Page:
Postmodern thought is colored by the perception of a degeneration of systems of epistemology and ethics into extreme relativism, especially evident in the writings of Jean-Fran?ois Lyotard and Jacques Derrida. These philosophers tend to deny the very grounds on which Western cultures have based their 'truths': absolute knowledge and meaning, the accumulation of positive knowledge, historical progress, and the ideals of humanism and the Enlightenment. Though it is often described as a fundamentally nihilist philosophy, before entering a brief discussion on postmodern thought it is important to note that nihilism itself is open to postmodern criticism: nihilism is a claim to a universal truth, exactly what postmodernism rejects.

  Lyotard and Meta-narratives

  Lyotard argues that, rather than relying on an objective truth or method to prove their claims, philosophers legitimize their truths by reference to a story about the world which is inseparable from the age and system the stories belong to. Lyotard calls them meta-narratives. He then goes on to define the postmodern condition as one characterized by a rejection both of these meta-narratives and of the process of legitimization by meta-narratives.

  In lieu of meta-narratives we have created new language-games in order to legitimize our claims which rely on changing relationships and mutable truths, none of which is privileged over the other to speak to ultimate truth. It is this unstable concept of truth and meaning that leads one close to nihilism, though in the same move that plunges toward meaninglessness, Lyotard suspends his philosophy just above its surface.

  Nihilism and Nietzsche "To the clean are all things clean" — thus say the people. I, however, say unto you: To the swine all things become swinish! Therefore preach the visionaries and bowed-heads (whose hearts are also bowed down): "The world itself is a filthy monster." For these are all unclean spirits; especially those, however, who have no peace or rest, unless they see the world FROM THE BACKSIDE — the backworldsmen! TO THOSE do I say it to the face, although it sound unpleasantly: the world resembleth man, in that it hath a backside, — SO MUCH is true! There is in the world much filth: SO MUCH is true! But the world itself is not therefore a filthy monster! -Thus Spoke Zarathustra

  While few philosophers would claim to be nihilists, nihilism is most often associated with Friedrich Nietzsche. Nietzsche defined the term as any philosophy that, rejecting the real world around us and physical existence along with it, results in an apathy toward life and a poisoning of the human soul — and opposed it vehemently. He describes it as "the will to nothingness" or, more specifically: A nihilist is a man who judges of the world as it is that it ought not to be, and of the world as it ought to be that it does not exist. According to this view, our existence (action, suffering, willing, feeling) has no meaning: the pathos of "in vain" is the nihilists' pathos—at the same time, as pathos, an inconsistency on the part of the nihilists (The Will to Power, section 585, Walter Kaufmann). In this sense the philosophical equivalent to the Russian political movement mentioned above: the irrational leap beyond skepticism — the desire to destroy meaning, knowledge, and value. To him, it was irrational because the human soul thrives on value. Nihilism, then, was in a sense like suicide and mass murder all at once. He saw this philosophy as present in Christianity (which he describes as slave morality) , Buddhism, morality, asceticism and any excessively skeptical philosophy.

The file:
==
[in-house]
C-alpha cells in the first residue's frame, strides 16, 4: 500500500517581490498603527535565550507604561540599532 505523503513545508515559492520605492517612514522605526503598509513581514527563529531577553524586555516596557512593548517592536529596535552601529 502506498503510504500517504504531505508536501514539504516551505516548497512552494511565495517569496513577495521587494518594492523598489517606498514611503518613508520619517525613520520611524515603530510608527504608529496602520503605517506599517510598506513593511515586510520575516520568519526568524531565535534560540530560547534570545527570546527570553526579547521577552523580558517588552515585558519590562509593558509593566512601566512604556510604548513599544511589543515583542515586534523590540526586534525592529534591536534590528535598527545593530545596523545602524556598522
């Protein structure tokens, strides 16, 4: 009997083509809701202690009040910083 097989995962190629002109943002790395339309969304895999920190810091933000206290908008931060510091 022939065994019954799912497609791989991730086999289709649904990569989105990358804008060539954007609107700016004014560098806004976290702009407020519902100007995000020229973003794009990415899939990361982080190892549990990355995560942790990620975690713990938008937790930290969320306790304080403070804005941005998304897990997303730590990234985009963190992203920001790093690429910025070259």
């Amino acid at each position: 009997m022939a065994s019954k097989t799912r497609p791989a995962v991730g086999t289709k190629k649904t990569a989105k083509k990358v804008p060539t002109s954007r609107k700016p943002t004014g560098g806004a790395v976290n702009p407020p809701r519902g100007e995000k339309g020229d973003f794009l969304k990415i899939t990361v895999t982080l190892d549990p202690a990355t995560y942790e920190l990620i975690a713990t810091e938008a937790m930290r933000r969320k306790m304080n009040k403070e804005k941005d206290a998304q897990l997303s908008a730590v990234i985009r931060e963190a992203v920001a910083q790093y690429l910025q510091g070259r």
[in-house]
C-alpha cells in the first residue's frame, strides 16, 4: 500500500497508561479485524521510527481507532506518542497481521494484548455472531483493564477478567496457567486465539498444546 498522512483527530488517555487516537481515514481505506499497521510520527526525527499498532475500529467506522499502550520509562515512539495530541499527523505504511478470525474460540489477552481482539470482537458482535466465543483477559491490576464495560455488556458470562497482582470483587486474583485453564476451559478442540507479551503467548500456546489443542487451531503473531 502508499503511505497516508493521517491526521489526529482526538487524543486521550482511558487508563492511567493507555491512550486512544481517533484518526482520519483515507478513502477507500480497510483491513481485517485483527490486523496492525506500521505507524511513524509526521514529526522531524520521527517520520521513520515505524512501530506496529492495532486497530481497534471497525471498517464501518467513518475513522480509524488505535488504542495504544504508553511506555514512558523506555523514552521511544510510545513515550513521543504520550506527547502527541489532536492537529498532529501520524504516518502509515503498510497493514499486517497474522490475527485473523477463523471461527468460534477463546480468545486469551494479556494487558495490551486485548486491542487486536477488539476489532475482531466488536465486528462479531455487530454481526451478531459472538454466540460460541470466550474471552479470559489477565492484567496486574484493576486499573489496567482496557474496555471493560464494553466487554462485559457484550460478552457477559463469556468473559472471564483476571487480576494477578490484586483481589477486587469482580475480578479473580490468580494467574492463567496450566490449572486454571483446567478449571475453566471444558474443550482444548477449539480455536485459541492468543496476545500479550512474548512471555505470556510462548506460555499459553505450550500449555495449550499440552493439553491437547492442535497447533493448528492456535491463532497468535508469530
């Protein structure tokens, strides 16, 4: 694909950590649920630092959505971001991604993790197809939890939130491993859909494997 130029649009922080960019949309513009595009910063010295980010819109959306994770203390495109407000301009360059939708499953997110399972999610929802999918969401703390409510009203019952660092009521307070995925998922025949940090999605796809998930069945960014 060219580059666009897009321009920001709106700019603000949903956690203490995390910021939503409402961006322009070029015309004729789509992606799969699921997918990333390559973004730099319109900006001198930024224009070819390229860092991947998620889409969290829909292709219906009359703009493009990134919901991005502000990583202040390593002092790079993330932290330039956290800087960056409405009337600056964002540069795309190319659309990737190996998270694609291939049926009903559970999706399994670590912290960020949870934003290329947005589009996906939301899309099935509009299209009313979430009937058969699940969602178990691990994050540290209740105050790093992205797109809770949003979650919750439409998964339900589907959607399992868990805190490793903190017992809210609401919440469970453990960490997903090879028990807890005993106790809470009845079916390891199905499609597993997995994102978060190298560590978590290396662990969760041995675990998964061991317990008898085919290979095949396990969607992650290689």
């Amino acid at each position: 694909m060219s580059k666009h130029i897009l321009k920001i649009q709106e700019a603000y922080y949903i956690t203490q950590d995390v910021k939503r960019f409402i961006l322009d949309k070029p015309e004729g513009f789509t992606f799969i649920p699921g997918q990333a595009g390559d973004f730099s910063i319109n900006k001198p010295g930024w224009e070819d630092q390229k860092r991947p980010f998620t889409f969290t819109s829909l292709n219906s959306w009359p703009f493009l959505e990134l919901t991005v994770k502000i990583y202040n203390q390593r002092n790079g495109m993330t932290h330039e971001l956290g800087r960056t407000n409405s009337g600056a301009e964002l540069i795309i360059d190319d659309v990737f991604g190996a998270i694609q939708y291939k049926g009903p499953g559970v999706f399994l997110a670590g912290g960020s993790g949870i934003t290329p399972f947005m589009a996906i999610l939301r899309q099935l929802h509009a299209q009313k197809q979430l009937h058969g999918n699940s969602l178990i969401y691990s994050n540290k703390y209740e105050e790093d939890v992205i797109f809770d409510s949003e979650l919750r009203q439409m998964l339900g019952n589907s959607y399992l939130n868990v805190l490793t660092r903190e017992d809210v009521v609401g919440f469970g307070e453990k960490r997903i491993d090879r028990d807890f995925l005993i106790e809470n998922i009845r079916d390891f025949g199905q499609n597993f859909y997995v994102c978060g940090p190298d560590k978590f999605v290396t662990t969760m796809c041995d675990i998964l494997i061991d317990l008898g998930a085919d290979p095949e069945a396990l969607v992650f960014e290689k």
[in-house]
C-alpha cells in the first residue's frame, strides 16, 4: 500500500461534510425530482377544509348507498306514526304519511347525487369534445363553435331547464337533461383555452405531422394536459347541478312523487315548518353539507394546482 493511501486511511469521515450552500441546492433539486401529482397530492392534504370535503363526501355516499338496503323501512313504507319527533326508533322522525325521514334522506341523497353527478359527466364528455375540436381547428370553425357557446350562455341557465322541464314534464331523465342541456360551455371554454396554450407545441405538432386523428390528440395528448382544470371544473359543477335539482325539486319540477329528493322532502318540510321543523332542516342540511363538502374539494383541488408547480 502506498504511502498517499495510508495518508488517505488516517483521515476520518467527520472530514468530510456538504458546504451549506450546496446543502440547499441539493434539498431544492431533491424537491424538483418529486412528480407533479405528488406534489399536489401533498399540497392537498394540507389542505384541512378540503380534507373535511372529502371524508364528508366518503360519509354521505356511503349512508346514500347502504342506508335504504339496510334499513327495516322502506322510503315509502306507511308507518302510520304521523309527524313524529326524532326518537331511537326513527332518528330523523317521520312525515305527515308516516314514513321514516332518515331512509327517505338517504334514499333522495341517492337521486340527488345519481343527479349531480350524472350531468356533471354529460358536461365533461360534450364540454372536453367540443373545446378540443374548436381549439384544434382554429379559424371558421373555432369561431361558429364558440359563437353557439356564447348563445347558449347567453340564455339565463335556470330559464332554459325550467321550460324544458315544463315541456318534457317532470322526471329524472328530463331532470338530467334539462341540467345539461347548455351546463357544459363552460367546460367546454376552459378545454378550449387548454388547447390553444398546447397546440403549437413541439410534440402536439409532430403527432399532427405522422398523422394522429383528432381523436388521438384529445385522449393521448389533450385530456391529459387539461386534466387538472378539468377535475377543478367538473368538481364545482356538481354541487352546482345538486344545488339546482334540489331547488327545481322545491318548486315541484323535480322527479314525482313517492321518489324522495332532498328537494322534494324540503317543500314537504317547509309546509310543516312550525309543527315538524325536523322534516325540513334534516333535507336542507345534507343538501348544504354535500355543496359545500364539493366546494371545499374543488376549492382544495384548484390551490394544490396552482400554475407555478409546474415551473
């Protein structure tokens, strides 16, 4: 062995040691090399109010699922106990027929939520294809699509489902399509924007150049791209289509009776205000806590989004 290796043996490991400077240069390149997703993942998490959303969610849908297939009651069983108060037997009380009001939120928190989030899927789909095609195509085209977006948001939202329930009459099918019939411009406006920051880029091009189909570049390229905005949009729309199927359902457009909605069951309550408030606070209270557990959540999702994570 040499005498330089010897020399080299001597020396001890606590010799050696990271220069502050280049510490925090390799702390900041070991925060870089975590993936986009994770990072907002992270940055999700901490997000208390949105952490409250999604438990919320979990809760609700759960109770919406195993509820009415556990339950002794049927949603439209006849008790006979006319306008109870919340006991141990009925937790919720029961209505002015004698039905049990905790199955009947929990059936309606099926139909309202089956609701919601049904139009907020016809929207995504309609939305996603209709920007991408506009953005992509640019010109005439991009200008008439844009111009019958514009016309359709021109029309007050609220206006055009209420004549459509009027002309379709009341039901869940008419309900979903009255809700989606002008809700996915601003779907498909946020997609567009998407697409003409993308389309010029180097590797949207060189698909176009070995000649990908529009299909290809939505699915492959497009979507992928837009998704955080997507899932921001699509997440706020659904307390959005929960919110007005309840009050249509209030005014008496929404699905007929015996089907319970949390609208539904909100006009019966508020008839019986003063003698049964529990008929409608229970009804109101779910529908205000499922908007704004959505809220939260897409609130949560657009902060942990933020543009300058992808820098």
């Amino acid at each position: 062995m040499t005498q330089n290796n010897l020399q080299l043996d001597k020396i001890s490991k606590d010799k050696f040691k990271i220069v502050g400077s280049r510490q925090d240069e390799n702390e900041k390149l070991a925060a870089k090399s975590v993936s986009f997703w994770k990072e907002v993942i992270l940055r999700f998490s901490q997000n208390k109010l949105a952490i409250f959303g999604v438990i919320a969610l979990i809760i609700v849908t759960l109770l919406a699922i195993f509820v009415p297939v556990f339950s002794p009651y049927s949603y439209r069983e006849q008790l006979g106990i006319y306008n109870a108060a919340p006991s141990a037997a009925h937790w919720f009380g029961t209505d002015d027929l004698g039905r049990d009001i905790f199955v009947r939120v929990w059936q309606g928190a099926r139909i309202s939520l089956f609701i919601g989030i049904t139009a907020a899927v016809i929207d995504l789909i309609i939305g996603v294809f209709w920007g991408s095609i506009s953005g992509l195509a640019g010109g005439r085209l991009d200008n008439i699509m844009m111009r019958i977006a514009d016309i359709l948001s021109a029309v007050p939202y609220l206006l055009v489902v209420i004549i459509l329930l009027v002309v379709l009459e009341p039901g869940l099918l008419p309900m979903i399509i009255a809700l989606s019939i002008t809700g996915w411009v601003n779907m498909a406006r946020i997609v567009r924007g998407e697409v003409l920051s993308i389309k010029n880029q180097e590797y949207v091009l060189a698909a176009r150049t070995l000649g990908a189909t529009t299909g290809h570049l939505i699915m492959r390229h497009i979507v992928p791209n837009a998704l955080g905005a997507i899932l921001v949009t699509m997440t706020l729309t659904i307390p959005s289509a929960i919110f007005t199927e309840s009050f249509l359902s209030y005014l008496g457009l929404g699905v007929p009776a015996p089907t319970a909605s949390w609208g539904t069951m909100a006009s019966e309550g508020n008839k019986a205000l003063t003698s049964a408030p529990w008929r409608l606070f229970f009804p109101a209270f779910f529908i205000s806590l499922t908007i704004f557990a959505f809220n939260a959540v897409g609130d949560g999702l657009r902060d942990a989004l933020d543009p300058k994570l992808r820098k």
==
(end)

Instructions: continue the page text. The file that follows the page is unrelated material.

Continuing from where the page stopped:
Nietzsche is referred to as a nihilist in part because he famously announced "God is dead!" What he meant by this oft-repeated statement was not that God has passed away in a literal sense, or even necessarily that God doesn't exist, but that we don't believe in God anymore, that even those of us who profess faith in God don't really believe. God is dead, then, in the sense that his existence is now irrelevant to the bulk of humanity. "And we," he says in The Gay Science, "have killed him." Nietzsche also believed that, even though he viewed Christian morality as nihilistic, without God humanity is left with no epistemological or moral base from which we can derive absolute beliefs. Thus, even though nihilism has been a threat in the past, through Christianity, Platonism, and various political movements that aim toward a distant utopian future, and any other philosophy that devalues human life and the world around us (and any philosophy that devalues the world around us by privileging some other or future world necessarily devalues human life), Nietzsche tells us it is also a threat for humanity's future. This warning can also be taken as a polemic against 19th and 20th century scientism.